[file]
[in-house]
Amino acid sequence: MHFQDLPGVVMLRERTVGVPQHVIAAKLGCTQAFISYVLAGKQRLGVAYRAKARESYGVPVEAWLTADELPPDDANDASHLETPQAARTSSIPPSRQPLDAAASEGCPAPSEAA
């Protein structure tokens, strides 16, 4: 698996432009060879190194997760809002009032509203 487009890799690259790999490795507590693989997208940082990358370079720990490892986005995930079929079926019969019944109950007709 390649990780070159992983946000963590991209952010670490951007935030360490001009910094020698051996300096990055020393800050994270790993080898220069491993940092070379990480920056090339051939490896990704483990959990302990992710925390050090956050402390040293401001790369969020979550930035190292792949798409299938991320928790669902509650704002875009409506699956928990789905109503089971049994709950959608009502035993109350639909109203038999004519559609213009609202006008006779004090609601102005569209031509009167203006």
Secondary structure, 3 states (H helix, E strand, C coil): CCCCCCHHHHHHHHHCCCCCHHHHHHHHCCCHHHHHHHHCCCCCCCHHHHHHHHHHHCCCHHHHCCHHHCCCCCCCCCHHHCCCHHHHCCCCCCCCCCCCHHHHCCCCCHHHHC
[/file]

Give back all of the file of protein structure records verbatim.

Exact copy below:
[in-house]
Amino acid sequence: MHFQDLPGVVMLRERTVGVPQHVIAAKLGCTQAFISYVLAGKQRLGVAYRAKARESYGVPVEAWLTADELPPDDANDASHLETPQAARTSSIPPSRQPLDAAASEGCPAPSEAA
């Protein structure tokens, strides 16, 4: 698996432009060879190194997760809002009032509203 487009890799690259790999490795507590693989997208940082990358370079720990490892986005995930079929079926019969019944109950007709 390649990780070159992983946000963590991209952010670490951007935030360490001009910094020698051996300096990055020393800050994270790993080898220069491993940092070379990480920056090339051939490896990704483990959990302990992710925390050090956050402390040293401001790369969020979550930035190292792949798409299938991320928790669902509650704002875009409506699956928990789905109503089971049994709950959608009502035993109350639909109203038999004519559609213009609202006008006779004090609601102005569209031509009167203006």
Secondary structure, 3 states (H helix, E strand, C coil): CCCCCCHHHHHHHHHCCCCCHHHHHHHHCCCHHHHHHHHCCCCCCCHHHHHHHHHHHCCCHHHHCCHHHCCCCCCCCCHHHCCCHHHHCCCCCCCCCCCCHHHHCCCCCHHHHC